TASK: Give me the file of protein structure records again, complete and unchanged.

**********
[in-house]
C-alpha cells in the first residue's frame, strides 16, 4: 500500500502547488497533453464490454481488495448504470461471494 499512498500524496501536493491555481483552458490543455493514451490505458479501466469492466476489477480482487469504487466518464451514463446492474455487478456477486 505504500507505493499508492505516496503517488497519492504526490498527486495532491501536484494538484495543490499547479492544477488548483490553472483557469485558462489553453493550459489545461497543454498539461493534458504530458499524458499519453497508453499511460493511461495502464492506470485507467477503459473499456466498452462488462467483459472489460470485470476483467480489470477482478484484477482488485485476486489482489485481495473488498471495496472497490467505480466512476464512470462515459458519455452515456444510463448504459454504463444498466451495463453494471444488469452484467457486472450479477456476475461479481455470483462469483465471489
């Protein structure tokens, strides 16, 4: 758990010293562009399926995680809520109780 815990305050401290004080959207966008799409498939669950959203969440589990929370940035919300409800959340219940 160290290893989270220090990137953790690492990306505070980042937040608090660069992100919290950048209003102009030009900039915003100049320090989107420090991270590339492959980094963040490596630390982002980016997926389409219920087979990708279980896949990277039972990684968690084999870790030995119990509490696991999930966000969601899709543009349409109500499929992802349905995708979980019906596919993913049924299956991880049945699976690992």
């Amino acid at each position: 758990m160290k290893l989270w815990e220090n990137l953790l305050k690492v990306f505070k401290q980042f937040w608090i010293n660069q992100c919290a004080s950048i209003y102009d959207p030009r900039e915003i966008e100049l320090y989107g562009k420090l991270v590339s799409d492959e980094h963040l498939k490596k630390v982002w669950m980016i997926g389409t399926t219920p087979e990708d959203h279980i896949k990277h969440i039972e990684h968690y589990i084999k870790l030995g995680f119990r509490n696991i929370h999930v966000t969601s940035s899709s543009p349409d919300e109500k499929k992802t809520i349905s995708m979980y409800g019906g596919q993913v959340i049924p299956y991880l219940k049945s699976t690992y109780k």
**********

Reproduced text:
[in-house]
C-alpha cells in the first residue's frame, strides 16, 4: 500500500502547488497533453464490454481488495448504470461471494 499512498500524496501536493491555481483552458490543455493514451490505458479501466469492466476489477480482487469504487466518464451514463446492474455487478456477486 505504500507505493499508492505516496503517488497519492504526490498527486495532491501536484494538484495543490499547479492544477488548483490553472483557469485558462489553453493550459489545461497543454498539461493534458504530458499524458499519453497508453499511460493511461495502464492506470485507467477503459473499456466498452462488462467483459472489460470485470476483467480489470477482478484484477482488485485476486489482489485481495473488498471495496472497490467505480466512476464512470462515459458519455452515456444510463448504459454504463444498466451495463453494471444488469452484467457486472450479477456476475461479481455470483462469483465471489
């Protein structure tokens, strides 16, 4: 758990010293562009399926995680809520109780 815990305050401290004080959207966008799409498939669950959203969440589990929370940035919300409800959340219940 160290290893989270220090990137953790690492990306505070980042937040608090660069992100919290950048209003102009030009900039915003100049320090989107420090991270590339492959980094963040490596630390982002980016997926389409219920087979990708279980896949990277039972990684968690084999870790030995119990509490696991999930966000969601899709543009349409109500499929992802349905995708979980019906596919993913049924299956991880049945699976690992």
């Amino acid at each position: 758990m160290k290893l989270w815990e220090n990137l953790l305050k690492v990306f505070k401290q980042f937040w608090i010293n660069q992100c919290a004080s950048i209003y102009d959207p030009r900039e915003i966008e100049l320090y989107g562009k420090l991270v590339s799409d492959e980094h963040l498939k490596k630390v982002w669950m980016i997926g389409t399926t219920p087979e990708d959203h279980i896949k990277h969440i039972e990684h968690y589990i084999k870790l030995g995680f119990r509490n696991i929370h999930v966000t969601s940035s899709s543009p349409d919300e109500k499929k992802t809520i349905s995708m979980y409800g019906g596919q993913v959340i049924p299956y991880l219940k049945s699976t690992y109780k």